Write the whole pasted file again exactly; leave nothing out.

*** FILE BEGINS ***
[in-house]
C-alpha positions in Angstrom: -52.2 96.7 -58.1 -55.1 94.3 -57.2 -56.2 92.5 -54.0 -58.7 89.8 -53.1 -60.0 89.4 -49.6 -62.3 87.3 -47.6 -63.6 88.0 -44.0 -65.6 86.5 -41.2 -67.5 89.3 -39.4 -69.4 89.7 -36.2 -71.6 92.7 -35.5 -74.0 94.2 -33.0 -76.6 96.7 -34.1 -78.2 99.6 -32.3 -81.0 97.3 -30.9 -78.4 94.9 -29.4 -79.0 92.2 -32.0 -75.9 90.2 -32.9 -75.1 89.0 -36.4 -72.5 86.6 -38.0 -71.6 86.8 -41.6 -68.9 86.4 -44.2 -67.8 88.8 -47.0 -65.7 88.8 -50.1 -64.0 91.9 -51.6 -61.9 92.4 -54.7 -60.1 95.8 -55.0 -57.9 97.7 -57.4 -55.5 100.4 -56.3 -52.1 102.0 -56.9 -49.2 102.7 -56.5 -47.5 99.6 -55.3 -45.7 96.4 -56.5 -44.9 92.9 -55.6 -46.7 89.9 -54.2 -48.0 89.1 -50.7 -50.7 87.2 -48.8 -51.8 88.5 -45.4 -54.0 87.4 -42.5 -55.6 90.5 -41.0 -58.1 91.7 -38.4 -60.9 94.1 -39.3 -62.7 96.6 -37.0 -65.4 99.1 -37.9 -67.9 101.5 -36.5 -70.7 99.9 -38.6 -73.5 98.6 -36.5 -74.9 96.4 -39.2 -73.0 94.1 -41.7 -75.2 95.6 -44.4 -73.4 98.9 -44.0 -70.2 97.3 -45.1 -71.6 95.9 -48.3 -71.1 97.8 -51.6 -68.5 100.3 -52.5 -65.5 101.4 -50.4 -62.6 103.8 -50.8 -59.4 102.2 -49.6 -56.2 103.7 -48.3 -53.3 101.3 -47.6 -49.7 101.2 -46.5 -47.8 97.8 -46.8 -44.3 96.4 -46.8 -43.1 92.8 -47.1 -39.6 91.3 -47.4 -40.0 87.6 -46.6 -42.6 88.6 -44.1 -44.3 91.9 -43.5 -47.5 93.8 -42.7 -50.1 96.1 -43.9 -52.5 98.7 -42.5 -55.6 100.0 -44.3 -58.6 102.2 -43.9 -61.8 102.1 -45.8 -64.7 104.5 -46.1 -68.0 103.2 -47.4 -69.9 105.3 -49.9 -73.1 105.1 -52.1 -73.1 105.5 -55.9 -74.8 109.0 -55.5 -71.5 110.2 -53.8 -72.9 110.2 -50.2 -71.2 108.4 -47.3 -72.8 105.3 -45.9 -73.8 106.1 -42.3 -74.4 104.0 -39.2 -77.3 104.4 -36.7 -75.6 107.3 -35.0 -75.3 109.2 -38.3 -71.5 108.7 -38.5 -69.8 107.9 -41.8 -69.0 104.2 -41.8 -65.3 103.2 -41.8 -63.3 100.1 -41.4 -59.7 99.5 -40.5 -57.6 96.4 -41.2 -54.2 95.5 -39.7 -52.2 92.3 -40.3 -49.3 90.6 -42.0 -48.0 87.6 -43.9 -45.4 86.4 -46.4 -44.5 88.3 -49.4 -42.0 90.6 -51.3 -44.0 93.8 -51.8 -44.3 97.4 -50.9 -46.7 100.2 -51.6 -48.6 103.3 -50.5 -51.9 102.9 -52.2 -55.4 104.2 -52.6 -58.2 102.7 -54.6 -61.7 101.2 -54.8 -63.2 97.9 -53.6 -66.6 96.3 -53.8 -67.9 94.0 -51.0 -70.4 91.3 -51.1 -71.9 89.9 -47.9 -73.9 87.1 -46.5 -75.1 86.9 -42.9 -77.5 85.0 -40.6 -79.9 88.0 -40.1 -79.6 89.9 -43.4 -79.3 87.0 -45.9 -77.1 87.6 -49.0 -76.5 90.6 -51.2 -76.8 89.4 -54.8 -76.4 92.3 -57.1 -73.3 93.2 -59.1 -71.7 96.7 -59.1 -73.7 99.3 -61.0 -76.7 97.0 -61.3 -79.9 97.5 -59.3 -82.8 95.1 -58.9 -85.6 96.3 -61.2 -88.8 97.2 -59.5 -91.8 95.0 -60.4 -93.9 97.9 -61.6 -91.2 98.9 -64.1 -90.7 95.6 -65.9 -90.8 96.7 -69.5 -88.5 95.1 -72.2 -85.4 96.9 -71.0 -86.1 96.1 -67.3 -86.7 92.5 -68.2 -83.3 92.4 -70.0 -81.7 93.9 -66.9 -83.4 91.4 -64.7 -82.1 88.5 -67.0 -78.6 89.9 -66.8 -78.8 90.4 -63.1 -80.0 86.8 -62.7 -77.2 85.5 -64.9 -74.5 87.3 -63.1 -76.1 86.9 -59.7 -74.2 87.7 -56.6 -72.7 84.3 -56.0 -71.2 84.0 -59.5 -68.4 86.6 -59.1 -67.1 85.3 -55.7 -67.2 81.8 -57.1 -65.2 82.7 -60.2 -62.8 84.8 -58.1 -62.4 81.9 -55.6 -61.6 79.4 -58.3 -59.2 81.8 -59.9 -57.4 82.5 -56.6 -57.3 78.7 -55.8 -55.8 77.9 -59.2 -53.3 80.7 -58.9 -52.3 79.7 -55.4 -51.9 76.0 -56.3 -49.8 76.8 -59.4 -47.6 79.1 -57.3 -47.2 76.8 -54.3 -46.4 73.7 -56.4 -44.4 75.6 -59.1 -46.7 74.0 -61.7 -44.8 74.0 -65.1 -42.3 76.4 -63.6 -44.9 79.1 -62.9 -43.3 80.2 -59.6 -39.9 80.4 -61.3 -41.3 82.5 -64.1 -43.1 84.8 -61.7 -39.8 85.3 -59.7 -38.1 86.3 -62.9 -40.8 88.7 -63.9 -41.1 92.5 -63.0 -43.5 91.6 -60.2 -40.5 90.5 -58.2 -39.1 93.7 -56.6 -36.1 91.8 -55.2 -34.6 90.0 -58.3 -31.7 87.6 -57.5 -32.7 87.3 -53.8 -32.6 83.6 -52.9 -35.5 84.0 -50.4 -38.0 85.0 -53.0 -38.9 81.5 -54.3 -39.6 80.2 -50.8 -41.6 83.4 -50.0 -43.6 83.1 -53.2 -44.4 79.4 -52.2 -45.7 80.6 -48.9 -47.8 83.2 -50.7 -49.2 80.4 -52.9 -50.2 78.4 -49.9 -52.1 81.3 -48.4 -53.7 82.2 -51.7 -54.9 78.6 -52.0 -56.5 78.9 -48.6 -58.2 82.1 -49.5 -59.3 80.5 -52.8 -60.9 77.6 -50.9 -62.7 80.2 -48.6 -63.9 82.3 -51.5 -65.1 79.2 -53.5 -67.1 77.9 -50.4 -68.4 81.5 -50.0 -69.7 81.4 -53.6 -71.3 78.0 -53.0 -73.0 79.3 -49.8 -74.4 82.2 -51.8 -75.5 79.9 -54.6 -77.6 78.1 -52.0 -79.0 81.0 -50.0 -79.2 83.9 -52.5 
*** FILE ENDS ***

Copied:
[in-house]
C-alpha positions in Angstrom: -52.2 96.7 -58.1 -55.1 94.3 -57.2 -56.2 92.5 -54.0 -58.7 89.8 -53.1 -60.0 89.4 -49.6 -62.3 87.3 -47.6 -63.6 88.0 -44.0 -65.6 86.5 -41.2 -67.5 89.3 -39.4 -69.4 89.7 -36.2 -71.6 92.7 -35.5 -74.0 94.2 -33.0 -76.6 96.7 -34.1 -78.2 99.6 -32.3 -81.0 97.3 -30.9 -78.4 94.9 -29.4 -79.0 92.2 -32.0 -75.9 90.2 -32.9 -75.1 89.0 -36.4 -72.5 86.6 -38.0 -71.6 86.8 -41.6 -68.9 86.4 -44.2 -67.8 88.8 -47.0 -65.7 88.8 -50.1 -64.0 91.9 -51.6 -61.9 92.4 -54.7 -60.1 95.8 -55.0 -57.9 97.7 -57.4 -55.5 100.4 -56.3 -52.1 102.0 -56.9 -49.2 102.7 -56.5 -47.5 99.6 -55.3 -45.7 96.4 -56.5 -44.9 92.9 -55.6 -46.7 89.9 -54.2 -48.0 89.1 -50.7 -50.7 87.2 -48.8 -51.8 88.5 -45.4 -54.0 87.4 -42.5 -55.6 90.5 -41.0 -58.1 91.7 -38.4 -60.9 94.1 -39.3 -62.7 96.6 -37.0 -65.4 99.1 -37.9 -67.9 101.5 -36.5 -70.7 99.9 -38.6 -73.5 98.6 -36.5 -74.9 96.4 -39.2 -73.0 94.1 -41.7 -75.2 95.6 -44.4 -73.4 98.9 -44.0 -70.2 97.3 -45.1 -71.6 95.9 -48.3 -71.1 97.8 -51.6 -68.5 100.3 -52.5 -65.5 101.4 -50.4 -62.6 103.8 -50.8 -59.4 102.2 -49.6 -56.2 103.7 -48.3 -53.3 101.3 -47.6 -49.7 101.2 -46.5 -47.8 97.8 -46.8 -44.3 96.4 -46.8 -43.1 92.8 -47.1 -39.6 91.3 -47.4 -40.0 87.6 -46.6 -42.6 88.6 -44.1 -44.3 91.9 -43.5 -47.5 93.8 -42.7 -50.1 96.1 -43.9 -52.5 98.7 -42.5 -55.6 100.0 -44.3 -58.6 102.2 -43.9 -61.8 102.1 -45.8 -64.7 104.5 -46.1 -68.0 103.2 -47.4 -69.9 105.3 -49.9 -73.1 105.1 -52.1 -73.1 105.5 -55.9 -74.8 109.0 -55.5 -71.5 110.2 -53.8 -72.9 110.2 -50.2 -71.2 108.4 -47.3 -72.8 105.3 -45.9 -73.8 106.1 -42.3 -74.4 104.0 -39.2 -77.3 104.4 -36.7 -75.6 107.3 -35.0 -75.3 109.2 -38.3 -71.5 108.7 -38.5 -69.8 107.9 -41.8 -69.0 104.2 -41.8 -65.3 103.2 -41.8 -63.3 100.1 -41.4 -59.7 99.5 -40.5 -57.6 96.4 -41.2 -54.2 95.5 -39.7 -52.2 92.3 -40.3 -49.3 90.6 -42.0 -48.0 87.6 -43.9 -45.4 86.4 -46.4 -44.5 88.3 -49.4 -42.0 90.6 -51.3 -44.0 93.8 -51.8 -44.3 97.4 -50.9 -46.7 100.2 -51.6 -48.6 103.3 -50.5 -51.9 102.9 -52.2 -55.4 104.2 -52.6 -58.2 102.7 -54.6 -61.7 101.2 -54.8 -63.2 97.9 -53.6 -66.6 96.3 -53.8 -67.9 94.0 -51.0 -70.4 91.3 -51.1 -71.9 89.9 -47.9 -73.9 87.1 -46.5 -75.1 86.9 -42.9 -77.5 85.0 -40.6 -79.9 88.0 -40.1 -79.6 89.9 -43.4 -79.3 87.0 -45.9 -77.1 87.6 -49.0 -76.5 90.6 -51.2 -76.8 89.4 -54.8 -76.4 92.3 -57.1 -73.3 93.2 -59.1 -71.7 96.7 -59.1 -73.7 99.3 -61.0 -76.7 97.0 -61.3 -79.9 97.5 -59.3 -82.8 95.1 -58.9 -85.6 96.3 -61.2 -88.8 97.2 -59.5 -91.8 95.0 -60.4 -93.9 97.9 -61.6 -91.2 98.9 -64.1 -90.7 95.6 -65.9 -90.8 96.7 -69.5 -88.5 95.1 -72.2 -85.4 96.9 -71.0 -86.1 96.1 -67.3 -86.7 92.5 -68.2 -83.3 92.4 -70.0 -81.7 93.9 -66.9 -83.4 91.4 -64.7 -82.1 88.5 -67.0 -78.6 89.9 -66.8 -78.8 90.4 -63.1 -80.0 86.8 -62.7 -77.2 85.5 -64.9 -74.5 87.3 -63.1 -76.1 86.9 -59.7 -74.2 87.7 -56.6 -72.7 84.3 -56.0 -71.2 84.0 -59.5 -68.4 86.6 -59.1 -67.1 85.3 -55.7 -67.2 81.8 -57.1 -65.2 82.7 -60.2 -62.8 84.8 -58.1 -62.4 81.9 -55.6 -61.6 79.4 -58.3 -59.2 81.8 -59.9 -57.4 82.5 -56.6 -57.3 78.7 -55.8 -55.8 77.9 -59.2 -53.3 80.7 -58.9 -52.3 79.7 -55.4 -51.9 76.0 -56.3 -49.8 76.8 -59.4 -47.6 79.1 -57.3 -47.2 76.8 -54.3 -46.4 73.7 -56.4 -44.4 75.6 -59.1 -46.7 74.0 -61.7 -44.8 74.0 -65.1 -42.3 76.4 -63.6 -44.9 79.1 -62.9 -43.3 80.2 -59.6 -39.9 80.4 -61.3 -41.3 82.5 -64.1 -43.1 84.8 -61.7 -39.8 85.3 -59.7 -38.1 86.3 -62.9 -40.8 88.7 -63.9 -41.1 92.5 -63.0 -43.5 91.6 -60.2 -40.5 90.5 -58.2 -39.1 93.7 -56.6 -36.1 91.8 -55.2 -34.6 90.0 -58.3 -31.7 87.6 -57.5 -32.7 87.3 -53.8 -32.6 83.6 -52.9 -35.5 84.0 -50.4 -38.0 85.0 -53.0 -38.9 81.5 -54.3 -39.6 80.2 -50.8 -41.6 83.4 -50.0 -43.6 83.1 -53.2 -44.4 79.4 -52.2 -45.7 80.6 -48.9 -47.8 83.2 -50.7 -49.2 80.4 -52.9 -50.2 78.4 -49.9 -52.1 81.3 -48.4 -53.7 82.2 -51.7 -54.9 78.6 -52.0 -56.5 78.9 -48.6 -58.2 82.1 -49.5 -59.3 80.5 -52.8 -60.9 77.6 -50.9 -62.7 80.2 -48.6 -63.9 82.3 -51.5 -65.1 79.2 -53.5 -67.1 77.9 -50.4 -68.4 81.5 -50.0 -69.7 81.4 -53.6 -71.3 78.0 -53.0 -73.0 79.3 -49.8 -74.4 82.2 -51.8 -75.5 79.9 -54.6 -77.6 78.1 -52.0 -79.0 81.0 -50.0 -79.2 83.9 -52.5 